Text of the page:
Clotting is a critical process that allows damaged parts of the body to be maintained. When damage occurs to skin tissue or other tissue in the body in the form of a cut, blood starts to clot. A blood clot, or blood coagulation, is part of a process called hemostasis, and, during this process, bleeding stops because blood vessels restrict and a platelet plug is formed. Blood clotting is essential to body repair and maintenance and, without it, a cut would continue to bleed, causing a person to hemorrhage. An abnormal clotting condition called thrombosis arises when blood cells produce clots that travel through the bloodstream causing vessels to clog.
If the body’s tissue is damaged by a cut or other injury, chemical signals called chemoattractants activate thrombocytes, also called platelets. Thrombocytes are a type of white blood cell and, when activated, they disperse proteins within the body that work to seal damaged tissue. These white blood cells float freely in the bloodstream and act quickly and efficiently to clot blood after injury.
Thrombocytes release the proteins thrombin and fibrinogen when activated by chemical signals after injury. Thrombin works to alter fibrinogen which causes fibrin to be produced. Fibrin is a substance that causes blood to clot and is released extensively from thrombocytes rapidly after an injury has occurred. It is released in connective layers that begin to form around the outside of the cut, eventually moving inward and forming a blood clot. When the damaged region is sealed, white blood cells called leukocytes move to the area in order to prevent any contamination that may occur from bacteria or viruses.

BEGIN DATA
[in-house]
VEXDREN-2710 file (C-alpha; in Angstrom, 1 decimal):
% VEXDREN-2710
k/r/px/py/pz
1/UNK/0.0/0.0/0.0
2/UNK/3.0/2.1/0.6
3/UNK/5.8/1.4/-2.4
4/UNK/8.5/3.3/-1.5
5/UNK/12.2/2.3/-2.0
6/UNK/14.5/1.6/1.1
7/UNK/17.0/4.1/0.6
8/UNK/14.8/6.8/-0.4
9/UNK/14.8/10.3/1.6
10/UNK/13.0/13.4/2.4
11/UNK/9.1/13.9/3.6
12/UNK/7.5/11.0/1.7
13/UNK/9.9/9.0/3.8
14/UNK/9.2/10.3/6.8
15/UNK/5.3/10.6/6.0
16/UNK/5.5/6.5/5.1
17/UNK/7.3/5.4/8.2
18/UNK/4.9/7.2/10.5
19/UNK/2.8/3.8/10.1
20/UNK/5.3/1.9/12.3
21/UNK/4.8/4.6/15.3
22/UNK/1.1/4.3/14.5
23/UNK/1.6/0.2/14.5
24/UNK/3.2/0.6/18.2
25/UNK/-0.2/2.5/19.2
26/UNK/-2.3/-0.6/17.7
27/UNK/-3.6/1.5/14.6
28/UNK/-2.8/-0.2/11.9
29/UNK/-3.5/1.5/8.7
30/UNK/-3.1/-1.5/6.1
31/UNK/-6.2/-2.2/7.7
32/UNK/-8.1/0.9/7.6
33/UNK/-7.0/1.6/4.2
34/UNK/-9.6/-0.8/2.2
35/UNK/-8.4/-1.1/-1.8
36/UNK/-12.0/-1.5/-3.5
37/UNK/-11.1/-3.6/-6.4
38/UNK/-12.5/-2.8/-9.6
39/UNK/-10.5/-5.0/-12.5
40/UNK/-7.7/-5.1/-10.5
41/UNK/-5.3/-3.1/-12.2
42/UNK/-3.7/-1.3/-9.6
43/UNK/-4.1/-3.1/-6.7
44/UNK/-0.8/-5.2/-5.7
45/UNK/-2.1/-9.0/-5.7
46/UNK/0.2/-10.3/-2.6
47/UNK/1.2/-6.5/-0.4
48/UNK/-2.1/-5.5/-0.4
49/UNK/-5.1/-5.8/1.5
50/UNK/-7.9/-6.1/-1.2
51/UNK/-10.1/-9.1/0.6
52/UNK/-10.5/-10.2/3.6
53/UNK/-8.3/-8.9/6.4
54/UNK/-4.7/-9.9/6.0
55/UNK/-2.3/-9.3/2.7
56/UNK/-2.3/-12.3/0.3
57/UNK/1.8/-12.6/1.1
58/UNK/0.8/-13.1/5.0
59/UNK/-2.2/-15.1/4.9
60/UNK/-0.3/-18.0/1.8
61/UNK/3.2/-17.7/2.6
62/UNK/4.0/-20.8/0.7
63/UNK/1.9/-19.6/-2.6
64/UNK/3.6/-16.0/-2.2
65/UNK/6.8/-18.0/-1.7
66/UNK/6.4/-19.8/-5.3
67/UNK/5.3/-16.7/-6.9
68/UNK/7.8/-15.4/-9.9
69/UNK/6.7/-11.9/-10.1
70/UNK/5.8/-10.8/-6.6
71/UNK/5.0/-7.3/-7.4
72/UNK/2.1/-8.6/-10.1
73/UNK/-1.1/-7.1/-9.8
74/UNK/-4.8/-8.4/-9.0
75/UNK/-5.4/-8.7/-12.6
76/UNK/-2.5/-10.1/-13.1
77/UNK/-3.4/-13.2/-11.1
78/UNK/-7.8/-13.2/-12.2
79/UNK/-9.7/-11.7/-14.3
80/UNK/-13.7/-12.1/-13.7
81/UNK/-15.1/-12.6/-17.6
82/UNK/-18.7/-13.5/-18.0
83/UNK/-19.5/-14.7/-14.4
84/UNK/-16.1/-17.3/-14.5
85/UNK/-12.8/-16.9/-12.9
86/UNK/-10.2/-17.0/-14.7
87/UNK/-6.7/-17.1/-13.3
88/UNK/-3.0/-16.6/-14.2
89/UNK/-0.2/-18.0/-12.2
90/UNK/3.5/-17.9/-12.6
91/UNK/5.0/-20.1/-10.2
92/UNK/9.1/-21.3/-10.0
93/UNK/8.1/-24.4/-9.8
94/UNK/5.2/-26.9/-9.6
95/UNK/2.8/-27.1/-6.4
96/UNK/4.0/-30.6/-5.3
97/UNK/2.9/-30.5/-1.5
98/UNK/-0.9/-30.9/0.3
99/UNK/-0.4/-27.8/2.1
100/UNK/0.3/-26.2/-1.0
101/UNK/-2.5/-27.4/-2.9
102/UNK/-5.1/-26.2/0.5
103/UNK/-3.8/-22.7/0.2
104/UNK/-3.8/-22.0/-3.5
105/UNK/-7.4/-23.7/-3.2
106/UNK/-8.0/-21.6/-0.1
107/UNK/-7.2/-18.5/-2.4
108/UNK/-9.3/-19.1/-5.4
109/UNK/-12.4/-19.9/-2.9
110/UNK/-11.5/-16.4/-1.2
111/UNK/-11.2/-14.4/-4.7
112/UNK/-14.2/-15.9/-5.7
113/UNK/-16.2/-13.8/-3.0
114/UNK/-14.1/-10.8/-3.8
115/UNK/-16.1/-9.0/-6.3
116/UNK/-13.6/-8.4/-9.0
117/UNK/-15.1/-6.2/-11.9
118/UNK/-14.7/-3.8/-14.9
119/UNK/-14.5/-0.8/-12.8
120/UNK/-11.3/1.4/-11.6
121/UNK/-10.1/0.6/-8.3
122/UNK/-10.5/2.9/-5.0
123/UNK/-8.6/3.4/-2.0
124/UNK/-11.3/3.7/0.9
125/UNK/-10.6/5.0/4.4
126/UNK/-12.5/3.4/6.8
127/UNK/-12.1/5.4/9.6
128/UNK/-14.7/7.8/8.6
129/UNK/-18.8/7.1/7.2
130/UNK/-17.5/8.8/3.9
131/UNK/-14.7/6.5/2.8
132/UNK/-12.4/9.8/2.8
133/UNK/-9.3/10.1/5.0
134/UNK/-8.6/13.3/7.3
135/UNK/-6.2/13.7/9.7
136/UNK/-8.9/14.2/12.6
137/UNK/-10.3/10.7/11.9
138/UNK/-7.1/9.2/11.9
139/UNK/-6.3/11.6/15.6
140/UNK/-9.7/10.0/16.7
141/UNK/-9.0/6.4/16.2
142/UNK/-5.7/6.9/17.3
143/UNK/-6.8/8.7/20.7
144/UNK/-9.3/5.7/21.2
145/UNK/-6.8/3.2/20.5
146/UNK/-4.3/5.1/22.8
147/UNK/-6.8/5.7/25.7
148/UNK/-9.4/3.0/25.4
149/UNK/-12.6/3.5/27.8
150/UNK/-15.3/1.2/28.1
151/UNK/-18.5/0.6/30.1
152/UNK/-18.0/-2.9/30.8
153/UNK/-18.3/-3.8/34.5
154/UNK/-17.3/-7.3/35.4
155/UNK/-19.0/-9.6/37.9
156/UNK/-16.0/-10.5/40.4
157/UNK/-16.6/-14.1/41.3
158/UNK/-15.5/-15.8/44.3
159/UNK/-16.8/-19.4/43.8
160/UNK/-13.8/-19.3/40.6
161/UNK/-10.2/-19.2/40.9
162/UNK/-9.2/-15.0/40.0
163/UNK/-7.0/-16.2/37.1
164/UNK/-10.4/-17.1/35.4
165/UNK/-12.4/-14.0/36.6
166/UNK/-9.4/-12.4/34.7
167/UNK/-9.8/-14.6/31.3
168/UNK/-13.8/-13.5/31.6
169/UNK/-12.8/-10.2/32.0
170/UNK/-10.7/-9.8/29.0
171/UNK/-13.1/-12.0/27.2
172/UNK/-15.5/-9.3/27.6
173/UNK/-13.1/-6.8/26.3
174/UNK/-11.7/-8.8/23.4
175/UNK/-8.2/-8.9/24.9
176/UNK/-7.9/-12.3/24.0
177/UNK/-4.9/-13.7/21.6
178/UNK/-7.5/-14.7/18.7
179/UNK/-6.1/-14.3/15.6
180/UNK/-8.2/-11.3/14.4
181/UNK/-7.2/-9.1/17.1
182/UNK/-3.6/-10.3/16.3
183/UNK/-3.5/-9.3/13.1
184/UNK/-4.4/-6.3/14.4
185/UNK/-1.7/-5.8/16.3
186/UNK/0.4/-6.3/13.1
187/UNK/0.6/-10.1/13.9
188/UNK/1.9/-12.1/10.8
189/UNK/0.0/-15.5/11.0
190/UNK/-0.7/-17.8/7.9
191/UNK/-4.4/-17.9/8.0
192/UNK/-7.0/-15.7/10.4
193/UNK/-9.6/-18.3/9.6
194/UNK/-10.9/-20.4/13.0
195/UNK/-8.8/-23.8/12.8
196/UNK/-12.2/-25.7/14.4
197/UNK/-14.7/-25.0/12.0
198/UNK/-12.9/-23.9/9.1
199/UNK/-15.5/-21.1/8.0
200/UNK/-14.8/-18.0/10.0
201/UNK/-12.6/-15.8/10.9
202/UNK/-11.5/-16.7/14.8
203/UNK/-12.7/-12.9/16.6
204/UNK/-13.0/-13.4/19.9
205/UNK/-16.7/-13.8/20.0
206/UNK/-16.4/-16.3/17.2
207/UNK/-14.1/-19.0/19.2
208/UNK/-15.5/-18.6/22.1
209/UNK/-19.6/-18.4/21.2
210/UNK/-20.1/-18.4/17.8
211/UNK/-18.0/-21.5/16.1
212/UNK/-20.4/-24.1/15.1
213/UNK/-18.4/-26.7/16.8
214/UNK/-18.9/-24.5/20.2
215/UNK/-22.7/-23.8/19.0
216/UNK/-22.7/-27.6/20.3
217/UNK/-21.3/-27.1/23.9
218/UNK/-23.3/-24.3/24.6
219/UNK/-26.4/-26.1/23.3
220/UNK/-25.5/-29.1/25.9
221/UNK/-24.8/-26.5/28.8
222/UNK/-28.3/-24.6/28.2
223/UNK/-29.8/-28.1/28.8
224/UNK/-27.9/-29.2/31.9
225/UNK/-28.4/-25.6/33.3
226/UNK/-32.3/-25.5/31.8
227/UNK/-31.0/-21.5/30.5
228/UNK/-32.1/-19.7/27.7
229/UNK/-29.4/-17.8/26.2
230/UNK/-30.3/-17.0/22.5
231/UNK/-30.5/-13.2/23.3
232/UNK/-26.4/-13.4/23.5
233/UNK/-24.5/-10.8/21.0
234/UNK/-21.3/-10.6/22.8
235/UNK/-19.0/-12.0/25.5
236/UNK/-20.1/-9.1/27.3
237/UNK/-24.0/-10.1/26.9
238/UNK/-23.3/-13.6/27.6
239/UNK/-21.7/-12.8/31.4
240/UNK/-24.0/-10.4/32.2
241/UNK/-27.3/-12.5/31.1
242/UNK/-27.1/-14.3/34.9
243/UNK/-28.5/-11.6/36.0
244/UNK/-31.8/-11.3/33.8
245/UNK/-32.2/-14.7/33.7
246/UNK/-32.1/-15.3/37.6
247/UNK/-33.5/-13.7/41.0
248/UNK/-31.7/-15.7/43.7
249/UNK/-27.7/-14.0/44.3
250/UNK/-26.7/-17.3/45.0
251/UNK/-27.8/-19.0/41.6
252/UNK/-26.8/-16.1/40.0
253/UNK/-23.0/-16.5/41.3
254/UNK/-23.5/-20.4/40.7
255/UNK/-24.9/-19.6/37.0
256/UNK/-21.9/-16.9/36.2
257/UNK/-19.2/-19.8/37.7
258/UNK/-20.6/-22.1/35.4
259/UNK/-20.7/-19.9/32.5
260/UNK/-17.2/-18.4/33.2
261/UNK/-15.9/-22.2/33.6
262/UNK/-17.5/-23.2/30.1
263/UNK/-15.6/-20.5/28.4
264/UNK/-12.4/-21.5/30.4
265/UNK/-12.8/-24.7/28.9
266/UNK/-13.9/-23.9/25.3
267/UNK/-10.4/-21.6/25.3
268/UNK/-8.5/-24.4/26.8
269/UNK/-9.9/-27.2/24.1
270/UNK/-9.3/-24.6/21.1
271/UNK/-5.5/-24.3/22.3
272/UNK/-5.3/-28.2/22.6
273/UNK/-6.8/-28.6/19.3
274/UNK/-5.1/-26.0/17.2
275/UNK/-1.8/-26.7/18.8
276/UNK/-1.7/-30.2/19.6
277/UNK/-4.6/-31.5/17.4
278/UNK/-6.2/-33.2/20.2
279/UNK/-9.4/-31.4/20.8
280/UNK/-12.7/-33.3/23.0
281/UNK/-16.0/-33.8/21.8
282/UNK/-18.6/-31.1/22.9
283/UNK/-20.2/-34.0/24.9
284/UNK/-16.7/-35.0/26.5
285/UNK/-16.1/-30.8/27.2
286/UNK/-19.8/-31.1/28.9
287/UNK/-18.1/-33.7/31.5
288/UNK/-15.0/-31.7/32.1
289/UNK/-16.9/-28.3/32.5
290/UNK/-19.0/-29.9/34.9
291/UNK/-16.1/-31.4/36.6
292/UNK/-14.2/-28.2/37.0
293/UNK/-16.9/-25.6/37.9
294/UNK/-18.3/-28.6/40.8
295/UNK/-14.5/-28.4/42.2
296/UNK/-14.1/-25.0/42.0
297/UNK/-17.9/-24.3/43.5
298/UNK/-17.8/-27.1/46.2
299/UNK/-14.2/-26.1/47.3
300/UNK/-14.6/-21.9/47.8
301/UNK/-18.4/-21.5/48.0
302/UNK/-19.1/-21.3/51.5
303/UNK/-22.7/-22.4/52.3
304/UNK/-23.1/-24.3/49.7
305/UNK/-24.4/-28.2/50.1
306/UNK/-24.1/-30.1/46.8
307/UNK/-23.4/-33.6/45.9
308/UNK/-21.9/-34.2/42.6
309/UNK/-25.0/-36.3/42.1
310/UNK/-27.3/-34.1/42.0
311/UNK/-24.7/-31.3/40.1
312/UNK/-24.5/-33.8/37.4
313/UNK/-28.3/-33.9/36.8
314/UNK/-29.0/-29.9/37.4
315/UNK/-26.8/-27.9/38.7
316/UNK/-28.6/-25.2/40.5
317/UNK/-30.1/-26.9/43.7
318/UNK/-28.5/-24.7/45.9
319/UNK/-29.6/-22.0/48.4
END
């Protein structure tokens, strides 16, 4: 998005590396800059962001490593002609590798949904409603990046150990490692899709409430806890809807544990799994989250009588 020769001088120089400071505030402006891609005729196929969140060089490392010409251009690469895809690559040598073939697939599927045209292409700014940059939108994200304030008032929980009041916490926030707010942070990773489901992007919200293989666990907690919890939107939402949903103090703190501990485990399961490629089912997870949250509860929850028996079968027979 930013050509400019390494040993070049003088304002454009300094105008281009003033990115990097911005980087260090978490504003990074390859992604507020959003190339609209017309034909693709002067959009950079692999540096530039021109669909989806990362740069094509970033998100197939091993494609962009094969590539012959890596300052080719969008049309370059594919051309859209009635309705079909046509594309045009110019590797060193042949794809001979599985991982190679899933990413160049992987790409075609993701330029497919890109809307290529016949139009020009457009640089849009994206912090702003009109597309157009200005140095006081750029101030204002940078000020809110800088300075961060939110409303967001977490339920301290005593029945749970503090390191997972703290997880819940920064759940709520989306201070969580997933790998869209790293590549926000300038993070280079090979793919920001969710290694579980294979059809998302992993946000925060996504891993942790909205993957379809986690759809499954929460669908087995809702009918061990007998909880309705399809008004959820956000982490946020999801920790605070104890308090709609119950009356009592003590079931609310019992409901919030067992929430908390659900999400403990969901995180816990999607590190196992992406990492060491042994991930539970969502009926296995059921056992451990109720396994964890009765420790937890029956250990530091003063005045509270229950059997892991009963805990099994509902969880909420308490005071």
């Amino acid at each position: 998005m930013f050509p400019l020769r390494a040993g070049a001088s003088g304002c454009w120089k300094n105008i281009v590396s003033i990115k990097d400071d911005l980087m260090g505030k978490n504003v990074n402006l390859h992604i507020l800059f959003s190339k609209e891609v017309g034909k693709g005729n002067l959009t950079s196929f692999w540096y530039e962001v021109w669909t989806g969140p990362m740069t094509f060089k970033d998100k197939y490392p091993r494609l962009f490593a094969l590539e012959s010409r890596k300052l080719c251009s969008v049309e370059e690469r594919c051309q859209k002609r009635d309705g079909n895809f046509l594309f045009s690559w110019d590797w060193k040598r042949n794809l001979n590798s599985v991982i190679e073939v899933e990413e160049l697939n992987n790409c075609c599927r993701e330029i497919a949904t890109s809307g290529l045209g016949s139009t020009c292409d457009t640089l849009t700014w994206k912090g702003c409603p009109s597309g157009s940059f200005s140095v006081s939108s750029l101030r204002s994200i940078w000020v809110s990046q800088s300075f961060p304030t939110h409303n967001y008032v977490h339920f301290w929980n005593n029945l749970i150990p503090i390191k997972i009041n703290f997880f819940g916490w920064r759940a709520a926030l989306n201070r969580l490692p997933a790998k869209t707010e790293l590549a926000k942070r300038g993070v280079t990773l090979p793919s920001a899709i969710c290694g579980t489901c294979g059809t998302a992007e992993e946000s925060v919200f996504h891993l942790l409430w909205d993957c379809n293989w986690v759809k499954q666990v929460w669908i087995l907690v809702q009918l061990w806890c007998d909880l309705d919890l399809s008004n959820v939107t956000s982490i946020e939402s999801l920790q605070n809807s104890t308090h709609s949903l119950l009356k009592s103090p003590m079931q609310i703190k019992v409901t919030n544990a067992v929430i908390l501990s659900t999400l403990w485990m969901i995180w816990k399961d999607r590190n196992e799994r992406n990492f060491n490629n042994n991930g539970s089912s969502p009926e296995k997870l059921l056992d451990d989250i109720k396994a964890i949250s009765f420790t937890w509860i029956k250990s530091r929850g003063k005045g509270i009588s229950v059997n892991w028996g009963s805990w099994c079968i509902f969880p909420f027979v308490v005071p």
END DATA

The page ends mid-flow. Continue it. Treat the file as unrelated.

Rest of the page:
When blood clots normally, it will usually form a breach in a vessel; however, this does not happen in all cases. A condition called thrombosis arises when blood does not clot properly. Abnormal clotting of fibrin can result in masses that break away from the clot and move freely though the blood stream. The floating blood clot is called a thrombus.
A thrombus can cause arteries, capillaries, and veins to be blocked, which are vessels that are important in supplying blood to particular organs in the body. Blocking occurs when the thrombus eventually moves through a vessel that becomes smaller in diameter. Once the vessel is blocked, oxygen, blood, and nutrients that are vital to the body will not be able to move past it, making thrombosis a serious medical condition.